Louisiana's budget problems basically boil down to one thing – more money needing to go out than is coming in. When it comes to state retirement systems, that problem has a name: it's called the “UAL”.
“The state is required to pay for the state retirement systems’ normal costs and UAL payments,” states Annie Smith, attorney for Louisiana's House Retirement committee.
UAL stands for “unfunded accrued liability”, which is what the state will owe retirees through their expected lifespans – over and above what the retirement systems have in cash on hand. And that lifespan thing has a name, too. It's called “actuarial soundness”, and it's constitutionally required.
“The actuarial soundness requirement was the result of a constitutional amendment that was enacted in 1988,” Smith explains.
She says the state's four major retirement systems are dealing with two types of UAL.
“The initial unfunded accrued liability, as it existed prior to 1988, is amortized to be paid off in full by 2029. In addition to the IUAL, some systems actually have UAL that’s accrued since 1988.”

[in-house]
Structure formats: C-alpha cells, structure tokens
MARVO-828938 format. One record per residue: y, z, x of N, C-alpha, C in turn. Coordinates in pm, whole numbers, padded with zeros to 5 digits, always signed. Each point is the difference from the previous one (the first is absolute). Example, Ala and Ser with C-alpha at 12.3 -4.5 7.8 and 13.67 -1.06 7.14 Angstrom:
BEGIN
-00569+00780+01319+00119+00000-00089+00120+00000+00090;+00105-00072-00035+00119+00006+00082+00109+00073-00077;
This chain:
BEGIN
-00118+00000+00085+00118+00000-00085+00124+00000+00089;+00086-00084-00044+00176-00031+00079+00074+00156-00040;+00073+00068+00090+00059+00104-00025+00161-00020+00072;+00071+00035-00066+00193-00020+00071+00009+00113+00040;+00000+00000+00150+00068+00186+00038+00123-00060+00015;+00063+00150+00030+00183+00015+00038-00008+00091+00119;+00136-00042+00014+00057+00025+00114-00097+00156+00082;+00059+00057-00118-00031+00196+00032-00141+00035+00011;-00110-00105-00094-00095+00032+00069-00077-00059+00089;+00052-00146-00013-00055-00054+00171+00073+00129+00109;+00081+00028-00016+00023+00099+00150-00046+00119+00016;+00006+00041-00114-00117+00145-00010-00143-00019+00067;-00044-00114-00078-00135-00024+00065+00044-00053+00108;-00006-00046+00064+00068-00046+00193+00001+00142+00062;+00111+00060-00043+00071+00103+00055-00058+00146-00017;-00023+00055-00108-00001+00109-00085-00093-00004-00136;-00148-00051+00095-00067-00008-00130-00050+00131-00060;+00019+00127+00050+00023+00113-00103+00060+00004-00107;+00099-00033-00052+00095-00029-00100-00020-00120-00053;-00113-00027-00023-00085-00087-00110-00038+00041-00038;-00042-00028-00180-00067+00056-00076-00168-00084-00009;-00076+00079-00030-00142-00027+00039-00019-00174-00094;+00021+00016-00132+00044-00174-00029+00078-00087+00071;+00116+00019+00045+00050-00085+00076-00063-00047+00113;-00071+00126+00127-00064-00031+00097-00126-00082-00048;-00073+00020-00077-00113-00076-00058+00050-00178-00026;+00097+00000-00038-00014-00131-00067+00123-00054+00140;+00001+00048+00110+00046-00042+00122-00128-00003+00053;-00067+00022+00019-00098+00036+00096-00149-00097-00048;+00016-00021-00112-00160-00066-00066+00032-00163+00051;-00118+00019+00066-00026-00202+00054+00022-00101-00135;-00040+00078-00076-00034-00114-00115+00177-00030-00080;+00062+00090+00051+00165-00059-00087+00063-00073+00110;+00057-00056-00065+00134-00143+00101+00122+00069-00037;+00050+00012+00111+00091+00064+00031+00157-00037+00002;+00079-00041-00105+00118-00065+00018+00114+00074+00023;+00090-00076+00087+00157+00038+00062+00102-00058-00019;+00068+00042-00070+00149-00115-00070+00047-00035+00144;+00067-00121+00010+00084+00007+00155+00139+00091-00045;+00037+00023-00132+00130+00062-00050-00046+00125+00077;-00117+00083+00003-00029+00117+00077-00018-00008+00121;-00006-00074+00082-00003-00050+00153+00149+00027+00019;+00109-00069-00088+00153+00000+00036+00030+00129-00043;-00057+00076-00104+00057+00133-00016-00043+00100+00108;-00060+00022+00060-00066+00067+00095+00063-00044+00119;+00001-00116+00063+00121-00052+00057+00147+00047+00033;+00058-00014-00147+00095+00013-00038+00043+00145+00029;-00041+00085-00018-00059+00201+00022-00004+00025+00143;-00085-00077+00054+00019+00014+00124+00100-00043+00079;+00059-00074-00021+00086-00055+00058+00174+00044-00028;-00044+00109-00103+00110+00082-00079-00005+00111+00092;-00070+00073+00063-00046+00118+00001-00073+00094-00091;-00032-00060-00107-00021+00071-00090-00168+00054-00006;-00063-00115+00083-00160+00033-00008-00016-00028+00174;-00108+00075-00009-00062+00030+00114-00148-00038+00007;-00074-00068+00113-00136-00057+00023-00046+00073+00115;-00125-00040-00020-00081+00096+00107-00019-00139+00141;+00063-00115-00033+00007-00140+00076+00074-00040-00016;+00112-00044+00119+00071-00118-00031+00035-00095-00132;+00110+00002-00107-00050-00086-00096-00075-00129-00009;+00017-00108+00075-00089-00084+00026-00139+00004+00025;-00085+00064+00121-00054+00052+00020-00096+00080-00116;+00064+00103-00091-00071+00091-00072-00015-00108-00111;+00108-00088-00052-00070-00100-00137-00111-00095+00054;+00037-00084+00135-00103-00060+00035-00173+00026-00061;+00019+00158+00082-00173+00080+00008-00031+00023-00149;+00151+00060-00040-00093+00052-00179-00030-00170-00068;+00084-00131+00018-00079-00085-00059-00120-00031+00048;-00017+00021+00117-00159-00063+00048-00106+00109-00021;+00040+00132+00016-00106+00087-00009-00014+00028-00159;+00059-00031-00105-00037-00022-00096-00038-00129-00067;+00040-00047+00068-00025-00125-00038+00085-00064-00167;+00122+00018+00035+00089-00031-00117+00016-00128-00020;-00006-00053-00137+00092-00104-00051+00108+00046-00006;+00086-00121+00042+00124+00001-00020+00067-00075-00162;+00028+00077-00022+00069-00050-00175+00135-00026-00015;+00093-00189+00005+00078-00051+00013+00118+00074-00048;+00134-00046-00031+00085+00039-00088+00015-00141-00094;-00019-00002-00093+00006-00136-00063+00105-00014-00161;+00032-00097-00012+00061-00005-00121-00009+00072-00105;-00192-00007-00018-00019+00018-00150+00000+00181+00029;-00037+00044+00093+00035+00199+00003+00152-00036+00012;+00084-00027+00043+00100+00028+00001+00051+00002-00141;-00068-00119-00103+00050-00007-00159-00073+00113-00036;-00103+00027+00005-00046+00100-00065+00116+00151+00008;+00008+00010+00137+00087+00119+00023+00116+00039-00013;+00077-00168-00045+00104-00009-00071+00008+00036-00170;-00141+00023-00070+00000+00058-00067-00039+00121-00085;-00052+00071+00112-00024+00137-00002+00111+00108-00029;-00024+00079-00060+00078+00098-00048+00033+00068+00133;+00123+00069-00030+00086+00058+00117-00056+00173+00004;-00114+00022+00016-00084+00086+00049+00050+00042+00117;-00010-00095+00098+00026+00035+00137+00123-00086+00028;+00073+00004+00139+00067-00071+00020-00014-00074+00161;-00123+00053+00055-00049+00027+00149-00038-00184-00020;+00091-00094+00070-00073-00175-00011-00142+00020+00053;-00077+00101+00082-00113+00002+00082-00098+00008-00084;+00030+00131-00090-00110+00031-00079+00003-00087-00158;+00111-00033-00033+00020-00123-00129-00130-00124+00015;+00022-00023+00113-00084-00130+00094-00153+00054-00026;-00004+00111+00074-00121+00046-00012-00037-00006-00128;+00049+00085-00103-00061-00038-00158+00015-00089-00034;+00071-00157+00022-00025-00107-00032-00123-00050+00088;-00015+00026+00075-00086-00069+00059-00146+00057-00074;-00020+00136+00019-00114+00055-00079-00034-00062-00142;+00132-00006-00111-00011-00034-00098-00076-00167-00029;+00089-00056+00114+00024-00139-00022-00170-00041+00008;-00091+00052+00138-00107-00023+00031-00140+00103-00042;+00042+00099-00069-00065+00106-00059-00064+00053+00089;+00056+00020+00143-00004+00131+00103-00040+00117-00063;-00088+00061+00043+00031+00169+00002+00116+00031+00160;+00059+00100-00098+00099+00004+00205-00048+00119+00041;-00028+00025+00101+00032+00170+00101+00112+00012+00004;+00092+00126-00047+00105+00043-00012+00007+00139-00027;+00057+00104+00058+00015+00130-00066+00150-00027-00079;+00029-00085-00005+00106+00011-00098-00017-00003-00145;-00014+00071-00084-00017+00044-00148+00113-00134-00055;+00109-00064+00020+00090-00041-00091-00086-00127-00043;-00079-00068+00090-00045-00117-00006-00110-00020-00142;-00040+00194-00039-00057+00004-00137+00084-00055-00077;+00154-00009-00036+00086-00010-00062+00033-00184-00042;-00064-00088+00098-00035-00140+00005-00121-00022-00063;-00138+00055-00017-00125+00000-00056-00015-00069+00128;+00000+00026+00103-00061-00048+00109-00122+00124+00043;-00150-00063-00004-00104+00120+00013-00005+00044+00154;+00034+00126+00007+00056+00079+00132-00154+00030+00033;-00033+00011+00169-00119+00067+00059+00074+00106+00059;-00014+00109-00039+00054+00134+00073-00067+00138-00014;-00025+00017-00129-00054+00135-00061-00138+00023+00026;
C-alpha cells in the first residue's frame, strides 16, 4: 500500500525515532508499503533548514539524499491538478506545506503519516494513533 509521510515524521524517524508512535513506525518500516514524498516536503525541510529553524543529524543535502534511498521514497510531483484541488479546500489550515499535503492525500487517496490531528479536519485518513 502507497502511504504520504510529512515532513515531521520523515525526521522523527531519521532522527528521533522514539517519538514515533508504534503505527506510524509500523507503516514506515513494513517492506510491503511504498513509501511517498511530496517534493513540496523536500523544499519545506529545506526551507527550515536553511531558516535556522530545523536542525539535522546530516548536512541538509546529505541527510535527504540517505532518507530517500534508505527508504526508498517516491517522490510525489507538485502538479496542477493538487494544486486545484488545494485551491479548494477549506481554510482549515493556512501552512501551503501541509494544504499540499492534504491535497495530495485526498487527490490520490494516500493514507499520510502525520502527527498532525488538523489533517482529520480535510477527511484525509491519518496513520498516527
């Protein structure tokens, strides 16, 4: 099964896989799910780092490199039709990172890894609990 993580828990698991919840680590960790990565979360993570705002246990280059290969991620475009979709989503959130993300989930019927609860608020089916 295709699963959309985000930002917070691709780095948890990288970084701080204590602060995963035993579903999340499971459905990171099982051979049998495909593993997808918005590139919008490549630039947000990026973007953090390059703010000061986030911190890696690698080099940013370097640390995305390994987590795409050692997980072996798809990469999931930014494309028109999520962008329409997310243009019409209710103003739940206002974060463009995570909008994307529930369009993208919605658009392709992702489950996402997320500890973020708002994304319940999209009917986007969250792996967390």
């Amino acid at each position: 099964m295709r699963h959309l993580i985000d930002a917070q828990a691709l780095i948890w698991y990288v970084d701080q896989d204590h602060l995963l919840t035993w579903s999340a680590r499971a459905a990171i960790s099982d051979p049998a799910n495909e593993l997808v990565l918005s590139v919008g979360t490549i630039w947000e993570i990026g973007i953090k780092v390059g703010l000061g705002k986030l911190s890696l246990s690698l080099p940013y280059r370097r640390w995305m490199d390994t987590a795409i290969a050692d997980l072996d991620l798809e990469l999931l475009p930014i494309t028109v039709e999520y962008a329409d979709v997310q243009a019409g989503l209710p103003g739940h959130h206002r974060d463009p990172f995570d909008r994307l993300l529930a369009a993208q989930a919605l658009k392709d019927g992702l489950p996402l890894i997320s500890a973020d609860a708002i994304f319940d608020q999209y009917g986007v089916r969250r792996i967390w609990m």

The initial UAL was $5.8 billion, and the state took out a loan to cover that, paying it back – with interest – over 40 years. According to an analysis by the Legislative Auditor, issued in May 2011, early payments on that loan didn't even cover the interest that was due, and therefore increased the debt.
“If the Legislature fails to make any IUAL payment for a given fiscal year, the state Treasurer shall pay the amount guaranteed directly from the State General Fund,” Smith tells us. “And that’s a first call on the Treasury.”
But there's also the UAL that has accumulated subsequently over the past nearly 30 years, as retirement systems' investments lost value and cost-cutting measures ending up reducing the numbers of active state workers paying into the systems. Now, according to the Legislative Auditor, the total UAL for all the state retirement systems exceeds $19-billion.